The DoJ conceded the Bahlul case in the DC Circuit and asked the court to vacate the convictions of Al Bahlul in the light of the Circuit's decision in Hamdan II, which the government decided not to appeal.
The Circuit duly vacated Al-Bahlul's convictions, but now the government wants a Bahlul en banc hearing.
Al Bahlul's brief is here.
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The final oral argument docket of the Supreme Court for this term has been announced and includes the contentious Myriad gene patent case.
The Monsanto gene patent dispute has already been heard but, leaving nothing to chance, Congress has passed what is popularly known as the "Monsanto Protection Act".
It's part of a spending bill and benefits agricultural gene manipulators who - co-incidentally - contribute substantially to particular congressional "re-election" funds.
More here on this alarming development which, luckily, is temporary.
The Guardian has more.
In two new decisions the Supreme Court continues to undermine class actions.
Narrowing eligibility criteria tends to force economically unviable individual arbitration on plaintiffs. More here.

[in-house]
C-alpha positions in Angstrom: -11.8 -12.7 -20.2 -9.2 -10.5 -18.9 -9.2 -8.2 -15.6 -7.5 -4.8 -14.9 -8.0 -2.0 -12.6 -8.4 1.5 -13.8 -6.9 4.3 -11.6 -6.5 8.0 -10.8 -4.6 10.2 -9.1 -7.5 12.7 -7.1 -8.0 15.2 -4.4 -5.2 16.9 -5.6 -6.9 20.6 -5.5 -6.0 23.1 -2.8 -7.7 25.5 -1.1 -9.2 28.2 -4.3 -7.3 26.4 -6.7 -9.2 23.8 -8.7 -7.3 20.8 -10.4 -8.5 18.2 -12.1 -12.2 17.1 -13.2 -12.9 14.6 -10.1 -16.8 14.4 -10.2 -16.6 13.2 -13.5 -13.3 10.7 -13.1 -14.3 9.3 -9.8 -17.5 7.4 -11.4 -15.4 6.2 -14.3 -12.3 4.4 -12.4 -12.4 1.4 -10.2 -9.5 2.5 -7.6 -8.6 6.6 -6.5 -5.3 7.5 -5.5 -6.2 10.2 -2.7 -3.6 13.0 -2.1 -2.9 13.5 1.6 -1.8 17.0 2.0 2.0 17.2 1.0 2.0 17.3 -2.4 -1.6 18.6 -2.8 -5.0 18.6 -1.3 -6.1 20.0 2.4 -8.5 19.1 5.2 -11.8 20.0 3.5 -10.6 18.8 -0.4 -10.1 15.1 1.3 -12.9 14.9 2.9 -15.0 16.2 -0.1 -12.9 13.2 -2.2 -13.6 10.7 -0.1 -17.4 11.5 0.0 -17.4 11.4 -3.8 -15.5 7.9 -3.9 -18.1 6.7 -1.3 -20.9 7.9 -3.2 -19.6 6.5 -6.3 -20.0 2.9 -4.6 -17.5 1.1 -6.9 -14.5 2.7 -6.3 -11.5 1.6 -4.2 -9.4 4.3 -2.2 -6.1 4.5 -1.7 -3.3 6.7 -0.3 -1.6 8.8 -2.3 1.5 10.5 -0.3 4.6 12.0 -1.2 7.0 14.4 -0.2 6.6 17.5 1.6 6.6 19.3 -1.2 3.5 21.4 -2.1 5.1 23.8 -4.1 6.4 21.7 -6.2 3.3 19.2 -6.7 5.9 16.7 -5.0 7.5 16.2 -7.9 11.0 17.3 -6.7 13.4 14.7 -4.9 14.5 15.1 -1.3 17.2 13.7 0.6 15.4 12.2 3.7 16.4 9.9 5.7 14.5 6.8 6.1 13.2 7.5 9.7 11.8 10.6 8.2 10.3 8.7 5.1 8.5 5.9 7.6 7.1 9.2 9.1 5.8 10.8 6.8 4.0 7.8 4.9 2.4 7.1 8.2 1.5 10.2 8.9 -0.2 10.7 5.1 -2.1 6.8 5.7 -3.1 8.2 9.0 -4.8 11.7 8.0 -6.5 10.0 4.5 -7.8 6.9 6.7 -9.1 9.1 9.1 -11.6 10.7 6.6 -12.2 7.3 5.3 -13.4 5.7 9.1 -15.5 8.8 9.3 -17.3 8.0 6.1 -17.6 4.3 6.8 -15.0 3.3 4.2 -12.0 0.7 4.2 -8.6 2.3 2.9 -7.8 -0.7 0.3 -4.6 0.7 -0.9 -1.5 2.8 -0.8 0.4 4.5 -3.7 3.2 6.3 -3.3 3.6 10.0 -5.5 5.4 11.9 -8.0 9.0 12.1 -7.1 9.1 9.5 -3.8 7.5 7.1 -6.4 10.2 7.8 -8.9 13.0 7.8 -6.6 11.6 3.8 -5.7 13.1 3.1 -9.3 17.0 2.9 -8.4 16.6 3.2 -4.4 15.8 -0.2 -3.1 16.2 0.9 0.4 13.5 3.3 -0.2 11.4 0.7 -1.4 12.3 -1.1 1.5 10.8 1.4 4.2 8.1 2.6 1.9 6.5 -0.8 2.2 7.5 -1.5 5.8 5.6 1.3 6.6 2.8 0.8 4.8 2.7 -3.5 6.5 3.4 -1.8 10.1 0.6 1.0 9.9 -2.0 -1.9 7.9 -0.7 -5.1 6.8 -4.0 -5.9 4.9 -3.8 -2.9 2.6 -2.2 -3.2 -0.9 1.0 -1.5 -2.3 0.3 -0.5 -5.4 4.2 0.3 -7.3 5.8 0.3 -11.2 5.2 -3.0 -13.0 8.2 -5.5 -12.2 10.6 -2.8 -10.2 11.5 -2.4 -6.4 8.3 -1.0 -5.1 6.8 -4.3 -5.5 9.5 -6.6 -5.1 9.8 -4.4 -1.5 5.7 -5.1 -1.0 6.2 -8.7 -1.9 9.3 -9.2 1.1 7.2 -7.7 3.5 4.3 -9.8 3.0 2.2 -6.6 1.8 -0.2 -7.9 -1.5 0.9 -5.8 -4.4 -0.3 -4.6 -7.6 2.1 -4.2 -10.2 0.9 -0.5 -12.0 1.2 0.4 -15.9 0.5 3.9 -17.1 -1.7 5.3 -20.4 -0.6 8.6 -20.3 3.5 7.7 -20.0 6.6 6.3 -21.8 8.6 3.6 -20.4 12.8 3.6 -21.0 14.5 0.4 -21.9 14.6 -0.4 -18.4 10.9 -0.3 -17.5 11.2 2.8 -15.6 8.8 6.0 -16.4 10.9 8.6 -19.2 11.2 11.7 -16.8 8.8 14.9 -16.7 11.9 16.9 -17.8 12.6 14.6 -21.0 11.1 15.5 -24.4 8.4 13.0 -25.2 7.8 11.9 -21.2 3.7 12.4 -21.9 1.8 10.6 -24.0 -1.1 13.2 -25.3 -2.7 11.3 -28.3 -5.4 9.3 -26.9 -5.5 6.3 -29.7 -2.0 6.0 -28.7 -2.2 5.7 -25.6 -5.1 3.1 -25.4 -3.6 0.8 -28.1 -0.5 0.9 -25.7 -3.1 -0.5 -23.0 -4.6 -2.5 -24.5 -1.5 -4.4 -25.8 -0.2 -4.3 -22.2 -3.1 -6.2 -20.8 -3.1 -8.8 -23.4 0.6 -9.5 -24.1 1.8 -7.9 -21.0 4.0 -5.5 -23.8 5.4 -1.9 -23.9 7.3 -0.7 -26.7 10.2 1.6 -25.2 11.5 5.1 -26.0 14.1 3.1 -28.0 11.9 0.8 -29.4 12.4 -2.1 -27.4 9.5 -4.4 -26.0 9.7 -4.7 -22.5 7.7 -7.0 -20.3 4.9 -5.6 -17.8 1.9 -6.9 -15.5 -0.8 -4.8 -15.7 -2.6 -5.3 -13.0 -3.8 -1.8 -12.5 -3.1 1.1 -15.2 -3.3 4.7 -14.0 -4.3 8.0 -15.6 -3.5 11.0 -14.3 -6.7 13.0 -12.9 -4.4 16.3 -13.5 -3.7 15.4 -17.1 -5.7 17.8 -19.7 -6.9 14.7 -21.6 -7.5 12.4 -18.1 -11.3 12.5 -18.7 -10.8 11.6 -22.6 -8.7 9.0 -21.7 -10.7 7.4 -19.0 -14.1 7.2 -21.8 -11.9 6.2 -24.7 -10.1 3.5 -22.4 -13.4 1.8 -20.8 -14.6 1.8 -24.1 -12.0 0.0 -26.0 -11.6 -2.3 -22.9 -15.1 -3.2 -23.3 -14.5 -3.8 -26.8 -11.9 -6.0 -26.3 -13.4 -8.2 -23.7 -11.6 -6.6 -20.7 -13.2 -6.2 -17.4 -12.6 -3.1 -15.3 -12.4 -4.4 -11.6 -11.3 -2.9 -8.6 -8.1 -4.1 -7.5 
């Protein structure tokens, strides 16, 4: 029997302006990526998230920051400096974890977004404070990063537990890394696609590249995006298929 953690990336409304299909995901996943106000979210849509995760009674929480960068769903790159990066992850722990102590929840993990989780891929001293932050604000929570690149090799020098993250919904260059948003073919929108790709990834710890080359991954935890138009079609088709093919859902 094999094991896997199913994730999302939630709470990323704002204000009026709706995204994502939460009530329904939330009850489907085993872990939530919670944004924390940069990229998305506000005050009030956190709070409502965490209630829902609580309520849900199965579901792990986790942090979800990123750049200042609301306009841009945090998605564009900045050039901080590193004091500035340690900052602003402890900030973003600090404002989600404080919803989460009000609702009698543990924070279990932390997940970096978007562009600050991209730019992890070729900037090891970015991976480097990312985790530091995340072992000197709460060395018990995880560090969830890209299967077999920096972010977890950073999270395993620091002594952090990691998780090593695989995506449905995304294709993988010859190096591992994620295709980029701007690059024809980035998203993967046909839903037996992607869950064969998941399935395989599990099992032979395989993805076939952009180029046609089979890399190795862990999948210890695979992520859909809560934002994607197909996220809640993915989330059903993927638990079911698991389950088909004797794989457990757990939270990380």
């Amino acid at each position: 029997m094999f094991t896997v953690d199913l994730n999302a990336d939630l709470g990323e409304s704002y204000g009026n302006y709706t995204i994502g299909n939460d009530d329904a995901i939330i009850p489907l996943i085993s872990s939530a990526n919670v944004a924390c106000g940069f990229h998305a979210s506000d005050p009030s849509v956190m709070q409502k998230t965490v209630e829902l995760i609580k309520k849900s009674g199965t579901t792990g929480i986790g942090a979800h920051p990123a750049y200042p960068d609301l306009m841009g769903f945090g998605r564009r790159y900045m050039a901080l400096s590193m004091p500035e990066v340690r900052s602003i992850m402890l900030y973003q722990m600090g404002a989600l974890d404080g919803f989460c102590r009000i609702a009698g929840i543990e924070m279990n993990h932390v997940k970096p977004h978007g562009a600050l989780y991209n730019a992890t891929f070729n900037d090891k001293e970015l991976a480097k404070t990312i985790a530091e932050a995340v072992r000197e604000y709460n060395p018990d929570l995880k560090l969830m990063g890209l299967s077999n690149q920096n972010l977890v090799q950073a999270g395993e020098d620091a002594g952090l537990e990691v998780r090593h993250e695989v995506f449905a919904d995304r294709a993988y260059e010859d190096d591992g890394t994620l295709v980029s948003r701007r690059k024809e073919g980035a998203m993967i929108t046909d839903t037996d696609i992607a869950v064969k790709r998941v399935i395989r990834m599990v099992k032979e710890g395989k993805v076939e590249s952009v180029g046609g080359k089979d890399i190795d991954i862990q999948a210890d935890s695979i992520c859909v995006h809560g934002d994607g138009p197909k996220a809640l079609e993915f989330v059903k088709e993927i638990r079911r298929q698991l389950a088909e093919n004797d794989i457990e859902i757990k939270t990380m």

The two "gay" cases before the Supreme Court this term (see March post) have now been heard.
The second case, testing the constitutionality of the Defence of Marriage Act, involves estate taxation, but over 1,100 other federal laws and entitlements are implicated.
The pay-for-delay generic drug case has now been argued.
And finally, the Court has decided two sniffer-dog probable cause cases involving the state of Florida.
One case was decided in an unexpected way, and it's all down to "curtilage". Remember that? More here.
The other case went the other way, clearly showing the distinction between curtilage and carriage, or rather, porch and car.
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In genuine dictatorships - and Britain - they revoke your passport and declare you an ex-citizen, as David Hicks discovered to his cost.
In the US, expatriation is more devious.
Typically, it's done by means of secret "no-fly" (or "no-sail") lists, which can also affect foreigners with valid residence visas, as in this San Francisco case.
An Oregon case tests these underhanded practices as applied to citizens.